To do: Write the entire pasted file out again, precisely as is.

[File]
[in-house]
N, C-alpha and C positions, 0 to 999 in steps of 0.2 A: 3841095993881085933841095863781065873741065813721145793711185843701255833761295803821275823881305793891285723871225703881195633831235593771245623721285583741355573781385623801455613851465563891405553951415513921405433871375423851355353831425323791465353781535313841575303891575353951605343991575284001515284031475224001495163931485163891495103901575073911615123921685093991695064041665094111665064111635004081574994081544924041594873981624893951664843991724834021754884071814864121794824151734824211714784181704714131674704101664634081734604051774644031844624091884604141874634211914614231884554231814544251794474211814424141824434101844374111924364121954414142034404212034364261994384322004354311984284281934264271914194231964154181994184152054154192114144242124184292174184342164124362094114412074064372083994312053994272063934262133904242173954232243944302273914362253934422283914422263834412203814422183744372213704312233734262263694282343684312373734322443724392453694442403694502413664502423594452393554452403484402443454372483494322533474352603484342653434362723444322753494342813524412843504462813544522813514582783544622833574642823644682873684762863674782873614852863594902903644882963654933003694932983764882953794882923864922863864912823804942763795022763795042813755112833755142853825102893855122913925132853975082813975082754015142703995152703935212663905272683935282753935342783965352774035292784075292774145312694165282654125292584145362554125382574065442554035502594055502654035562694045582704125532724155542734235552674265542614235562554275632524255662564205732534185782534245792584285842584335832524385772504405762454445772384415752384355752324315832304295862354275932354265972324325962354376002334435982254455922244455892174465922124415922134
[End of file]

[in-house]
N, C-alpha and C positions, 0 to 999 in steps of 0.2 A: 3841095993881085933841095863781065873741065813721145793711185843701255833761295803821275823881305793891285723871225703881195633831235593771245623721285583741355573781385623801455613851465563891405553951415513921405433871375423851355353831425323791465353781535313841575303891575353951605343991575284001515284031475224001495163931485163891495103901575073911615123921685093991695064041665094111665064111635004081574994081544924041594873981624893951664843991724834021754884071814864121794824151734824211714784181704714131674704101664634081734604051774644031844624091884604141874634211914614231884554231814544251794474211814424141824434101844374111924364121954414142034404212034364261994384322004354311984284281934264271914194231964154181994184152054154192114144242124184292174184342164124362094114412074064372083994312053994272063934262133904242173954232243944302273914362253934422283914422263834412203814422183744372213704312233734262263694282343684312373734322443724392453694442403694502413664502423594452393554452403484402443454372483494322533474352603484342653434362723444322753494342813524412843504462813544522813514582783544622833574642823644682873684762863674782873614852863594902903644882963654933003694932983764882953794882923864922863864912823804942763795022763795042813755112833755142853825102893855122913925132853975082813975082754015142703995152703935212663905272683935282753935342783965352774035292784075292774145312694165282654125292584145362554125382574065442554035502594055502654035562694045582704125532724155542734235552674265542614235562554275632524255662564205732534185782534245792584285842584335832524385772504405762454445772384415752384355752324315832304295862354275932354265972324325962354376002334435982254455922244455892174465922124415922134